Sound Transit and UW announce agreement for University Link light rail expansion

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Sound Transit and the University of Washington today announced a proposed agreement to extend light rail to the UW's Seattle campus and the surrounding area. The agreement frames the details of a strong partnership between Sound Transit and the University and clears a major hurdle for securing a $750 million federal grant needed to start building the extension as soon as late 2008.

"This agreement marks a major step forward for the Link light rail system, the University community, and the transportation needs of our region," said Senator Patty Murray, chair of the Senate Transportation Appropriations Subcommittee. "The partnership between Sound Transit and the University of Washington moves us toward bringing the light rail network to the doorstep of yet another community in our city."

The Federal Transit Administration has given the University Link project its highest-possible ranking in the FTA’s competitive New Starts program based on its major public benefits.

University Link will add an estimated 70,000 riders a day to the Link light rail line between downtown Seattle and Sea-Tac International Airport that is now about 70 percent complete and on schedule to open in 2009.

On Thursday the proposed agreement will go to the University of Washington Board of Regents and the Sound Transit Finance Committee. The full Sound Transit Board will consider the agreement on June 14.

The $1.6 billion University Link project would be funded by the federal grant and existing local tax dollars. Fifty miles of further light rail expansions are proposed as part of the Roads & Transit ballot measure that will go to voters in November 2007, including service to Northgate, Shoreline, Mountlake Terrace, Lynnwood, Alderwood, 164th Street/Ash Way, Mercer Island, Bellevue, Redmond, Des Moines, Federal Way, Fife and Tacoma.

“The University of Washington represents one of the region’s most important destinations and acts as a major catalyst for the regional economy,” said Sound Transit CEO Joni Earl. “We thank the University for its strong partnership in bringing light rail service to the campus as soon as possible and Senator Murray for her continued leadership in the other Washington to help improve transportation in central Puget Sound.”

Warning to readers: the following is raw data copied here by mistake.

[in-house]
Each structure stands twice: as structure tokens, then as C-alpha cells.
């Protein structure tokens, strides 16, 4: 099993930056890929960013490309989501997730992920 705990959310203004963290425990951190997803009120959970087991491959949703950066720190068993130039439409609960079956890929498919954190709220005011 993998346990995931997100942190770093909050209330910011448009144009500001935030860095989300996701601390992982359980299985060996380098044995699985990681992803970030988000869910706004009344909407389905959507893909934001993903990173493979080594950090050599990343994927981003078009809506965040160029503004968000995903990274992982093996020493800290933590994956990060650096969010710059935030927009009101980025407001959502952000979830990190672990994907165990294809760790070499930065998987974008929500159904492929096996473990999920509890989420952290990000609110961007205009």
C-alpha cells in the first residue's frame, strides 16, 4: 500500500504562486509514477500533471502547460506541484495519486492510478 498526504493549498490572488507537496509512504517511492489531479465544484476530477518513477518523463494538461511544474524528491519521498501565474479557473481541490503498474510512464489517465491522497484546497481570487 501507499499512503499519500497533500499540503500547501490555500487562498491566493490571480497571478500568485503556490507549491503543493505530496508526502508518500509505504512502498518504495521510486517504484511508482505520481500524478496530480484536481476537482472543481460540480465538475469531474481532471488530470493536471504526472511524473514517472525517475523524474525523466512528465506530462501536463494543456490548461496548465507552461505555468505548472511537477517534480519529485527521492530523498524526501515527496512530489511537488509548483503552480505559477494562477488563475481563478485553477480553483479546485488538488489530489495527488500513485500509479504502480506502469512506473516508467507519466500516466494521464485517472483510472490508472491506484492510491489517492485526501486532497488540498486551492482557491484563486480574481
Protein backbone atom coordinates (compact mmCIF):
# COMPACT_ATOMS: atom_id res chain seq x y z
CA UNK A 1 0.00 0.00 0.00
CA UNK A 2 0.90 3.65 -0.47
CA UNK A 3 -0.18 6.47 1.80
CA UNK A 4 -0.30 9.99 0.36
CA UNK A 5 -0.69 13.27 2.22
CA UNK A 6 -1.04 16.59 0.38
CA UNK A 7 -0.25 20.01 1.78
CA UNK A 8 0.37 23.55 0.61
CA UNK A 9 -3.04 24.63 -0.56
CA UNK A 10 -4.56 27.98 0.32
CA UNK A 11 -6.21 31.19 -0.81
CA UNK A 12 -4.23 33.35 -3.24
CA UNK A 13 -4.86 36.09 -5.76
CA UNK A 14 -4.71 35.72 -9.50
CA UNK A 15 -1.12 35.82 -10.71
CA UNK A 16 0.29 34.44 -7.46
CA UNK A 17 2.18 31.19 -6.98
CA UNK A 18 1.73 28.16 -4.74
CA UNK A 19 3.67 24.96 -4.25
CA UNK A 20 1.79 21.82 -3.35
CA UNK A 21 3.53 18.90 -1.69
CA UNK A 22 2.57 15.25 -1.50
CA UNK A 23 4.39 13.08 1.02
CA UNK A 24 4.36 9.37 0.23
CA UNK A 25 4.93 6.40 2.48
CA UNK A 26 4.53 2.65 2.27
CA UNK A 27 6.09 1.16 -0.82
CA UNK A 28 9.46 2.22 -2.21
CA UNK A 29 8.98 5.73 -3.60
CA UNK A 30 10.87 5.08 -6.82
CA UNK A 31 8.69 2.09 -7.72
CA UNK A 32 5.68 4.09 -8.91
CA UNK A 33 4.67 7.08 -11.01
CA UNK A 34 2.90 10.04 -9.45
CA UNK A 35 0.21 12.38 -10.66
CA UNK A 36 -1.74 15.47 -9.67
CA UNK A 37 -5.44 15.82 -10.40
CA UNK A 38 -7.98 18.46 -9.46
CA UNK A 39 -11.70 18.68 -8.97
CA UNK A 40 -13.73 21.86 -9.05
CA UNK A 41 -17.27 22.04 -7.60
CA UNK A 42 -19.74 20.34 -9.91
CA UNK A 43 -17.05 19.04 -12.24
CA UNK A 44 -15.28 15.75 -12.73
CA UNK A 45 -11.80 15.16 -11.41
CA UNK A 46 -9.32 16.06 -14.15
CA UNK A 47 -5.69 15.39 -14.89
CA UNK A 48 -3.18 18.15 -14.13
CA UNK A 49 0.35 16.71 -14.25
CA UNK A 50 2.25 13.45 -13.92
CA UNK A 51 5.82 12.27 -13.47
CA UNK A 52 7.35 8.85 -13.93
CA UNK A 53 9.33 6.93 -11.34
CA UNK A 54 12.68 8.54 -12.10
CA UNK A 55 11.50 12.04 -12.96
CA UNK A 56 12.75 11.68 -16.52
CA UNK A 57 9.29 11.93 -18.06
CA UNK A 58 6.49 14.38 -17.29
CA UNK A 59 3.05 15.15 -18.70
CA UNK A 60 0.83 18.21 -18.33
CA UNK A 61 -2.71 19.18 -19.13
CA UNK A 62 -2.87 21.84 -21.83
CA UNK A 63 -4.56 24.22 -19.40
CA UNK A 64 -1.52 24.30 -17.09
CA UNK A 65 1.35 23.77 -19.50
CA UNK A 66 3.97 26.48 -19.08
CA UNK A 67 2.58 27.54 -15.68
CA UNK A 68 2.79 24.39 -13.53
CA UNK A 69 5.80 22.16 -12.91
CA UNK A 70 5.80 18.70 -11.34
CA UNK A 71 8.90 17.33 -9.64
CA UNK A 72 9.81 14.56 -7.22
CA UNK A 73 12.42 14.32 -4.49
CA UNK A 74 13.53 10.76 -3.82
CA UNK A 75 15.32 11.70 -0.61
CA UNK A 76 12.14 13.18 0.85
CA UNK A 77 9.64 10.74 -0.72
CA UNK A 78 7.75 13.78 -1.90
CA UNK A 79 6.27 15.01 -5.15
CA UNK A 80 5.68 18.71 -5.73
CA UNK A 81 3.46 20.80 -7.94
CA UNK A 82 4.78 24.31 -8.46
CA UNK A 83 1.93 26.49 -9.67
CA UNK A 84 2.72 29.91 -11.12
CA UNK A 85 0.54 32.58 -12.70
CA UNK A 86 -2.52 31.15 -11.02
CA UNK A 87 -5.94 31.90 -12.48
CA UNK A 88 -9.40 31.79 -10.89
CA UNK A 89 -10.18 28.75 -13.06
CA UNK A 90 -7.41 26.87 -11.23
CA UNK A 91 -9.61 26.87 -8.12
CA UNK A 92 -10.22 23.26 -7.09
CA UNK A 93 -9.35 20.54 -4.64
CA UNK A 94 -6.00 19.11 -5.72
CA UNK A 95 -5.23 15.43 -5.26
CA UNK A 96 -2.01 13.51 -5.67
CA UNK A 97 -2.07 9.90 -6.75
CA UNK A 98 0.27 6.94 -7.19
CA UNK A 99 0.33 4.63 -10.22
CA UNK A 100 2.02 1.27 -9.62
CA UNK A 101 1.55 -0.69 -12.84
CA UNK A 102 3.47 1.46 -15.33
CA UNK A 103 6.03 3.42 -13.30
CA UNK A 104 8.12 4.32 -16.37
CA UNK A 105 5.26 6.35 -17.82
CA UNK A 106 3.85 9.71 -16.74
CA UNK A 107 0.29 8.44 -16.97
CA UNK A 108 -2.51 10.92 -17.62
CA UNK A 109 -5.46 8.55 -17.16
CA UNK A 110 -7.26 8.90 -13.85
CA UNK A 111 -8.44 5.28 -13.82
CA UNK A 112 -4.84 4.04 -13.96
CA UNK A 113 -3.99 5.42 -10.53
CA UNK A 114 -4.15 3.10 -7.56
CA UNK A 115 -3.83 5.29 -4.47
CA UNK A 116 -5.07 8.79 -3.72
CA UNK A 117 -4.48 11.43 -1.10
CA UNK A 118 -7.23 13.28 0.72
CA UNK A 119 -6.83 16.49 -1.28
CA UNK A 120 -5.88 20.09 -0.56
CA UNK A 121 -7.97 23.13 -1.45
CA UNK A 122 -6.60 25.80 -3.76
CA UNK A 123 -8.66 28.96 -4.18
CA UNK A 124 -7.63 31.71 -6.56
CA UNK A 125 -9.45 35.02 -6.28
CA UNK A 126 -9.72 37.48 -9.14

“This agreement is critically important to the UW. It marks the beginning of a new era in transportation for the entire region. We are very pleased to be part of this partnership,”said UW President Mark Emmert.


Elements of the proposed agreement include:

  • Establishes an interim terminus for Link light rail at the University of Washington Station located near Husky Stadium and the UW Medical Center.
  • Supports Sound Transit’s construction plans for tunneling operations running south from UW to Capitol Hill.
  • Identifies at least two public entrances to the underground University of Washington Station with at least one entrance located north of Northeast Pacific Place and the Burke Gilman Trail.
  • Sets construction timelines for work on the campus not to exceed 66 months.
    Sets specific monitoring measures for magnetic field and vibration thresholds to protect UW research facilities during light rail operations.
  • Provides $20 million to the UW for property to be used for current and future Link light rail construction and operations easements.
  • Provides $10 million to the UW for the permanent loss of up to 100 parking spaces at Husky Stadium and the temporary use of approximately 600 parking stalls for construction staging.
  • Provides $5.2 million to UW for its design review and approval, potential relocation plans, construction coordination and participation in the review and approval of light rail operating plans.


Last fall the FTA granted Sound Transit authorization to enter into final design on University Link – which enabled the agency to begin negotiations with the FTA as part of the agency’s efforts to secure a $750 million federal grant for project. Reaching a formal agreement with the UW for construction and service to the area is a requirement toward the grant.

The University Link project connects the three largest urban centers in the region: downtown Seattle, Capitol Hill and the University District. The project will offer much faster travel times for transit passengers than buses. Light rail will carry passengers from downtown to the University in 9 minutes instead of 25 and to Capitol Hill in 6 minutes instead of 14. Trips between Capitol Hill and the University District will take 3 minutes instead of 22. Riders will enjoy reliable service no matter how bad the weather or traffic congestion.


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Sound Transit’s regional network of express buses, commuter rail, light rail and transit facilities connects communities in King, Pierce and Snohomish counties.